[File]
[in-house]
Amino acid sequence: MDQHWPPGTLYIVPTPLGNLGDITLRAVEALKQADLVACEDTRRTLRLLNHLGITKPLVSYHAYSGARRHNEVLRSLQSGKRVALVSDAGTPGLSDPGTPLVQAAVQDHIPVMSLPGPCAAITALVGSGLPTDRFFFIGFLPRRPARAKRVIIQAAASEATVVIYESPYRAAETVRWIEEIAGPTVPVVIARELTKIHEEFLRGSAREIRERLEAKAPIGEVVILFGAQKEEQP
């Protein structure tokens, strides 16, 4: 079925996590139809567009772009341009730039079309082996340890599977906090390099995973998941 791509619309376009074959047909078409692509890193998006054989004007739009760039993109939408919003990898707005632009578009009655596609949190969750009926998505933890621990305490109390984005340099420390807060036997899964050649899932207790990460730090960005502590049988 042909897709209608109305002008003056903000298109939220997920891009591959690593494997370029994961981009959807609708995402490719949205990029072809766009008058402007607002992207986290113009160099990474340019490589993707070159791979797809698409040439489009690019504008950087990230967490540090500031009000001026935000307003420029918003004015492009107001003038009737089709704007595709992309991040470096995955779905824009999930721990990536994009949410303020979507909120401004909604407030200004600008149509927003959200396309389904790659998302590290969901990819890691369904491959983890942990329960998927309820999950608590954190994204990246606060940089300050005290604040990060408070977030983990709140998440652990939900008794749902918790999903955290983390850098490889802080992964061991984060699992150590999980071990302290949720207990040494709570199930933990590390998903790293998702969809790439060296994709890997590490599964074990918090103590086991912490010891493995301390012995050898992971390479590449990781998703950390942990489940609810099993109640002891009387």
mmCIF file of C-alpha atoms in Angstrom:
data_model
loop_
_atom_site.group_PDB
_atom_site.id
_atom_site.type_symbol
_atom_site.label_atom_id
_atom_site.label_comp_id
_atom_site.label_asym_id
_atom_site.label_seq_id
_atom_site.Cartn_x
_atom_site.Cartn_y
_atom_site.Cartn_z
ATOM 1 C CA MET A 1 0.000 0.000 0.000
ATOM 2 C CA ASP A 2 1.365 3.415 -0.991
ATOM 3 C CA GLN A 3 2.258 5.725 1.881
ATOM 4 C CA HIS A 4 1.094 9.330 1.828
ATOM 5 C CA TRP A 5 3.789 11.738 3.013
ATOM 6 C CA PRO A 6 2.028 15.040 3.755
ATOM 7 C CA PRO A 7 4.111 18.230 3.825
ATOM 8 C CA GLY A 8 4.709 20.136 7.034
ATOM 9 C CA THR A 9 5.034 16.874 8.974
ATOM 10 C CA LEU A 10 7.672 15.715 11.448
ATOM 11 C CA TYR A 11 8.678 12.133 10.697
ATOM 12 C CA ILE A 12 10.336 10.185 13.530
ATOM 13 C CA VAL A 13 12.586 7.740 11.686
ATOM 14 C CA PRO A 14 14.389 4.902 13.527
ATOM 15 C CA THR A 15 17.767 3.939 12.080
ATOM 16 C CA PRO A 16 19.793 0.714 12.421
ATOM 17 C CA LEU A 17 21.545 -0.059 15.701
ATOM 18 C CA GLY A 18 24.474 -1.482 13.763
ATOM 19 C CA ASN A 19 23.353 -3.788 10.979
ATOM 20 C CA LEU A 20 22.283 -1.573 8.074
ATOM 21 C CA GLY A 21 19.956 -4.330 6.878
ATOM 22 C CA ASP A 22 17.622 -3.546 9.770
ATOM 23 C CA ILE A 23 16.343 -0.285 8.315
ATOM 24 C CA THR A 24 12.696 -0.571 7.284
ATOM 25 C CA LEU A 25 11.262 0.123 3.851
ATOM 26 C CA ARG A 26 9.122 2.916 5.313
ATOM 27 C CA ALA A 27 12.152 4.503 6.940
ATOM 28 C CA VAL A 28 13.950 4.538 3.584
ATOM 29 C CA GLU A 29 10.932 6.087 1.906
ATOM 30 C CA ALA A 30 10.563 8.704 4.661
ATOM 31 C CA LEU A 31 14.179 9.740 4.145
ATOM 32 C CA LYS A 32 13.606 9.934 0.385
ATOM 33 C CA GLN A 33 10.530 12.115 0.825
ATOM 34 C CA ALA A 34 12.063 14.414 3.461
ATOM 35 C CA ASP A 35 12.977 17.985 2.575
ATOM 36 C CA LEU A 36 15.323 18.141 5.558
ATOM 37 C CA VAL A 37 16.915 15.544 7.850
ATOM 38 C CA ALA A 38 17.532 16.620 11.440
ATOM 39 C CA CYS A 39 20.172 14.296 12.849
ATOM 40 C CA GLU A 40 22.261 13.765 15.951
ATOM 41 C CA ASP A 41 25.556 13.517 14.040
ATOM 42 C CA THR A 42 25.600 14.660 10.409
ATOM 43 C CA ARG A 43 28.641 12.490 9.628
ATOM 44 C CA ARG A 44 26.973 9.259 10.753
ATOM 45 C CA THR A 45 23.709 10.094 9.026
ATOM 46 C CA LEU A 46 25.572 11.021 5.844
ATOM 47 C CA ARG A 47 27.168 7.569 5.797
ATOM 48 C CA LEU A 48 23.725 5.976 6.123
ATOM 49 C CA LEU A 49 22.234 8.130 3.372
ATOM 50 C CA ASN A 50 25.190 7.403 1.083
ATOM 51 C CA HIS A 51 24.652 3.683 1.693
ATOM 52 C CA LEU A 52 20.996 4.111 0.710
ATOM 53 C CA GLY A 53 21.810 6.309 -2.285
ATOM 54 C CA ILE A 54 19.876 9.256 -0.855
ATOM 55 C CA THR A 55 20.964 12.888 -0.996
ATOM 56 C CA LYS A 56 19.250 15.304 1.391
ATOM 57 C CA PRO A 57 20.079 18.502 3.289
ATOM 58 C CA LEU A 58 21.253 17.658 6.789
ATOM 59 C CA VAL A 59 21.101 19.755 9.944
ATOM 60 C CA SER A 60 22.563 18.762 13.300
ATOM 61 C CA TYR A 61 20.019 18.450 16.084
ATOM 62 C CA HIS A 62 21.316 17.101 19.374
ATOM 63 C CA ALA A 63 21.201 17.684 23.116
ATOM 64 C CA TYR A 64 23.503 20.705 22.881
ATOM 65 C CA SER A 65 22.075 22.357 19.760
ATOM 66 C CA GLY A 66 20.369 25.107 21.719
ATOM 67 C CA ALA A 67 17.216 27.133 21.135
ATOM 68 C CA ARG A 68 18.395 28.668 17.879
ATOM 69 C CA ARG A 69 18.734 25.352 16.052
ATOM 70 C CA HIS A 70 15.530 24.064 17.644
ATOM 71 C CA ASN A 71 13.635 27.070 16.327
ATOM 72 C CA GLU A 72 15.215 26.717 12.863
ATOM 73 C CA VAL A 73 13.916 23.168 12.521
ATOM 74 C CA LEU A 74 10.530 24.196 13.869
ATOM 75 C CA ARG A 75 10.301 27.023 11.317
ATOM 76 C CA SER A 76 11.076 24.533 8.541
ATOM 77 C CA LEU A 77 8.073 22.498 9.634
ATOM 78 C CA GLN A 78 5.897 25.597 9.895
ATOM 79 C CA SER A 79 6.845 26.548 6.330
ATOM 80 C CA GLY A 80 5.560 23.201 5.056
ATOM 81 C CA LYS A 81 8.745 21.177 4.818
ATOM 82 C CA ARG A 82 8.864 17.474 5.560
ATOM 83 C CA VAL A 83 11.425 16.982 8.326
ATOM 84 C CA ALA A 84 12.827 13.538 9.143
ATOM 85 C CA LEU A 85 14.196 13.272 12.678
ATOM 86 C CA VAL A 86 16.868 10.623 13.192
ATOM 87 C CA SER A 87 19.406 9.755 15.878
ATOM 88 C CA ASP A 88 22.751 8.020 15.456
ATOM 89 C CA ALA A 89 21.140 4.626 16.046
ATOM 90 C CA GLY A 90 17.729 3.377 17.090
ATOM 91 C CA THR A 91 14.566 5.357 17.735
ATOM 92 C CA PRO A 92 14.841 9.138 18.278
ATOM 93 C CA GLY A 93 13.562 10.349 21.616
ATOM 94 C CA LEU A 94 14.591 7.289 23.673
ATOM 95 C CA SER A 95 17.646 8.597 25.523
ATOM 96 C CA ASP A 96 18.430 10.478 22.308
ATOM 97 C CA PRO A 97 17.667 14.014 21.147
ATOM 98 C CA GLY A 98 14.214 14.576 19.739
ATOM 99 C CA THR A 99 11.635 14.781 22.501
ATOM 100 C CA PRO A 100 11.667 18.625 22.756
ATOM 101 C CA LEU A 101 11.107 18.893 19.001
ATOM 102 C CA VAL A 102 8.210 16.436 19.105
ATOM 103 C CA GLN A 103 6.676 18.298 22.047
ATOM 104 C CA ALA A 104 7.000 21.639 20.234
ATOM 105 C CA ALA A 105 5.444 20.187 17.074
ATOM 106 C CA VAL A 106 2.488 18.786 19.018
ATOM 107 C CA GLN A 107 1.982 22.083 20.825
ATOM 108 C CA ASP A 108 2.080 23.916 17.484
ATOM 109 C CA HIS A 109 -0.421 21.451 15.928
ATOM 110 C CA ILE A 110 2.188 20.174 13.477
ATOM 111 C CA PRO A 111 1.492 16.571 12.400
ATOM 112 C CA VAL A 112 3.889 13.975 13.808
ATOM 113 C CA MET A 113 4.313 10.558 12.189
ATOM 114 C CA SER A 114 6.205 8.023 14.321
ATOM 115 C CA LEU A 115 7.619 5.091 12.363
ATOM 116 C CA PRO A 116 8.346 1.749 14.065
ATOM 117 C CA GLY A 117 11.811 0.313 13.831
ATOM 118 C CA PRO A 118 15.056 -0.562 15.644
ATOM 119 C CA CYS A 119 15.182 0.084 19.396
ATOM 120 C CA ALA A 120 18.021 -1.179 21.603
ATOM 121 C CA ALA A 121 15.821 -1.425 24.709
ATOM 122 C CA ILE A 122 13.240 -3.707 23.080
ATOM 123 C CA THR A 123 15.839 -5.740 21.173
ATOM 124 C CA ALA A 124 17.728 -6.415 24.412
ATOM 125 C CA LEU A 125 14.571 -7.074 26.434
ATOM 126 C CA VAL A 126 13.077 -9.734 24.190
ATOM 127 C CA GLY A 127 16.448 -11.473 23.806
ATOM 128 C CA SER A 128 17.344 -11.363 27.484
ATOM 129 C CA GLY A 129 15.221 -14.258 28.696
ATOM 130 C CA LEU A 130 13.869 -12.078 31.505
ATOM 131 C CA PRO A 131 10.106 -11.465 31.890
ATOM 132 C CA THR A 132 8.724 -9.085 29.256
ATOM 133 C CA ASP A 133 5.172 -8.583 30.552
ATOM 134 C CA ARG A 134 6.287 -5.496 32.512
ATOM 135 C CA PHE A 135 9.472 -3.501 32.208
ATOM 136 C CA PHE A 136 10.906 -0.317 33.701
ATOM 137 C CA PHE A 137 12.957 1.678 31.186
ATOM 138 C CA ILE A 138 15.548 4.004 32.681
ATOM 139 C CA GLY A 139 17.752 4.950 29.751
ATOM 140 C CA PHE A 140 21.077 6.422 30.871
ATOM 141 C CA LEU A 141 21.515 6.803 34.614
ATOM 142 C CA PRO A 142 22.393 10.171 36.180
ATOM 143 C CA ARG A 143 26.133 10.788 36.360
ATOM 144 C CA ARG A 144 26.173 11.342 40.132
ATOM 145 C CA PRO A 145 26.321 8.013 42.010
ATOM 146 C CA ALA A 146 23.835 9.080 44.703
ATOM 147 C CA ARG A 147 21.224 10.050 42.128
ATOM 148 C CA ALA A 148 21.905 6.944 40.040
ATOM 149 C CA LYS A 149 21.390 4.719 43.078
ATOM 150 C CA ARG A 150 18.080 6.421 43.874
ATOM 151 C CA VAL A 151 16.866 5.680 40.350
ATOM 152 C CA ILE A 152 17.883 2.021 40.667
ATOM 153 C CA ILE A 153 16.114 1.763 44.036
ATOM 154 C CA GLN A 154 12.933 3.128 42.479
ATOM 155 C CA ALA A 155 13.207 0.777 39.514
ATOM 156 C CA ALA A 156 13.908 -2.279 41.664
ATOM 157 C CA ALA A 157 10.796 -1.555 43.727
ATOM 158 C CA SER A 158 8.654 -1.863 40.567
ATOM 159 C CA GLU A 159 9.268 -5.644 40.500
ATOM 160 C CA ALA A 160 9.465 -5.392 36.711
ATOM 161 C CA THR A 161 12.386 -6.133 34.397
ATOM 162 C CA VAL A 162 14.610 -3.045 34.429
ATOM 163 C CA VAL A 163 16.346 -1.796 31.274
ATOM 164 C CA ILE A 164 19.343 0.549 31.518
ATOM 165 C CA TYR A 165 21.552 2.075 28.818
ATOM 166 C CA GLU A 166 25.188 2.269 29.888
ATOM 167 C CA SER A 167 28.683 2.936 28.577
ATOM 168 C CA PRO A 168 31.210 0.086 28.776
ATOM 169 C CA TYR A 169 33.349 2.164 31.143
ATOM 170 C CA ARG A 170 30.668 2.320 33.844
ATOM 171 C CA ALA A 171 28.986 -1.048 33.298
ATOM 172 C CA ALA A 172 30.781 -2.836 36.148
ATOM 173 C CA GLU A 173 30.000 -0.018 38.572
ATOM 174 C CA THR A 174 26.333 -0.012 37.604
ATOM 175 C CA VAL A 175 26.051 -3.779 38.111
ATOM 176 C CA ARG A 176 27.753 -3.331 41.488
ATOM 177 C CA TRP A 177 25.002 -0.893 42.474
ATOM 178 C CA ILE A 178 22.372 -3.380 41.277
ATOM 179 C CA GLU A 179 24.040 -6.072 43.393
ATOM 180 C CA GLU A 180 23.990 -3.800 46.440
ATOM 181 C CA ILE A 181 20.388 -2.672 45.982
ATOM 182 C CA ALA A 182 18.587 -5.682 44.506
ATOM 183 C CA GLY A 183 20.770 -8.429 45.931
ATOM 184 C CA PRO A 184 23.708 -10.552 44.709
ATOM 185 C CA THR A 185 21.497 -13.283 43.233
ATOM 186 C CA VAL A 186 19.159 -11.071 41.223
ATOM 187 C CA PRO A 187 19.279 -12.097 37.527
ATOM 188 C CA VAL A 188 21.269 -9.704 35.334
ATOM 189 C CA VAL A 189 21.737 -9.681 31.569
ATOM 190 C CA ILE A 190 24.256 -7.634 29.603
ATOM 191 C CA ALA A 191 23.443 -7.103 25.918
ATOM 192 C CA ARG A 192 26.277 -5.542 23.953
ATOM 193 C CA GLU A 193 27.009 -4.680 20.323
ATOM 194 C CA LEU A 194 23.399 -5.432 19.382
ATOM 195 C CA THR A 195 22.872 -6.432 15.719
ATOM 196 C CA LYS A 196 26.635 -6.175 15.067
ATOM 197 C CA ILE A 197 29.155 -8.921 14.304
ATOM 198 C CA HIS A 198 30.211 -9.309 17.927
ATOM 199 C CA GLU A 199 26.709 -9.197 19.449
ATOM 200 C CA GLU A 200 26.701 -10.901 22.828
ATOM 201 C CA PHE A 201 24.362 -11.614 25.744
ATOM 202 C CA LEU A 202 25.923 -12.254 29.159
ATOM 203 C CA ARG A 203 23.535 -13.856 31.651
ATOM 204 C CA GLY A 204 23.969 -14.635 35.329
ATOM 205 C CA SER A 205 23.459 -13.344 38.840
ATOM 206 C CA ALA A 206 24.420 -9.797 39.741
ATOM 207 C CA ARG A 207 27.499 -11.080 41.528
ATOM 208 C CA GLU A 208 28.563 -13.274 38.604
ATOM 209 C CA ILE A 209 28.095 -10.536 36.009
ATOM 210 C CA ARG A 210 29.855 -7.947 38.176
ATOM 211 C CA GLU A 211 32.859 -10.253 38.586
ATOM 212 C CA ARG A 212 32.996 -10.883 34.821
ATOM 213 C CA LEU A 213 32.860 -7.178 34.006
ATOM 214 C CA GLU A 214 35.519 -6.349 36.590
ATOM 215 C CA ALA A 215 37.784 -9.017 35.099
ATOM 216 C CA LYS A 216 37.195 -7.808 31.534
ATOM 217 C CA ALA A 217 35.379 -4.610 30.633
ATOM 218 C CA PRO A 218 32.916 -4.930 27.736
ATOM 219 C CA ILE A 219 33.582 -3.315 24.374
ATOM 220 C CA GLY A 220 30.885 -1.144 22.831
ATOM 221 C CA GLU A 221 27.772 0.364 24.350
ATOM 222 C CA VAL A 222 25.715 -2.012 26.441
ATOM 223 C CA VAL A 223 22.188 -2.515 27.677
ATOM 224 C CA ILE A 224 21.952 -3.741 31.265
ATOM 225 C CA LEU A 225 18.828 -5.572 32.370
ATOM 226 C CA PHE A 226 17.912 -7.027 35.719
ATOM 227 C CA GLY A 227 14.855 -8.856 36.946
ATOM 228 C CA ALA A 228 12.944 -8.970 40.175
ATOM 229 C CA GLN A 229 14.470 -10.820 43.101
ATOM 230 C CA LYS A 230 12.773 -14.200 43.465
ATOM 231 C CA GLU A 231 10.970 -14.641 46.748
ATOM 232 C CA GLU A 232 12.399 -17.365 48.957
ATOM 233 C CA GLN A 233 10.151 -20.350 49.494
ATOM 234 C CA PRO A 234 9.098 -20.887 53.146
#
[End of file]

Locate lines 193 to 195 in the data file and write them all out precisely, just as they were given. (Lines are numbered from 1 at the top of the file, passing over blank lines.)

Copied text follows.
ATOM 177 C CA TRP A 177 25.002 -0.893 42.474
ATOM 178 C CA ILE A 178 22.372 -3.380 41.277
ATOM 179 C CA GLU A 179 24.040 -6.072 43.393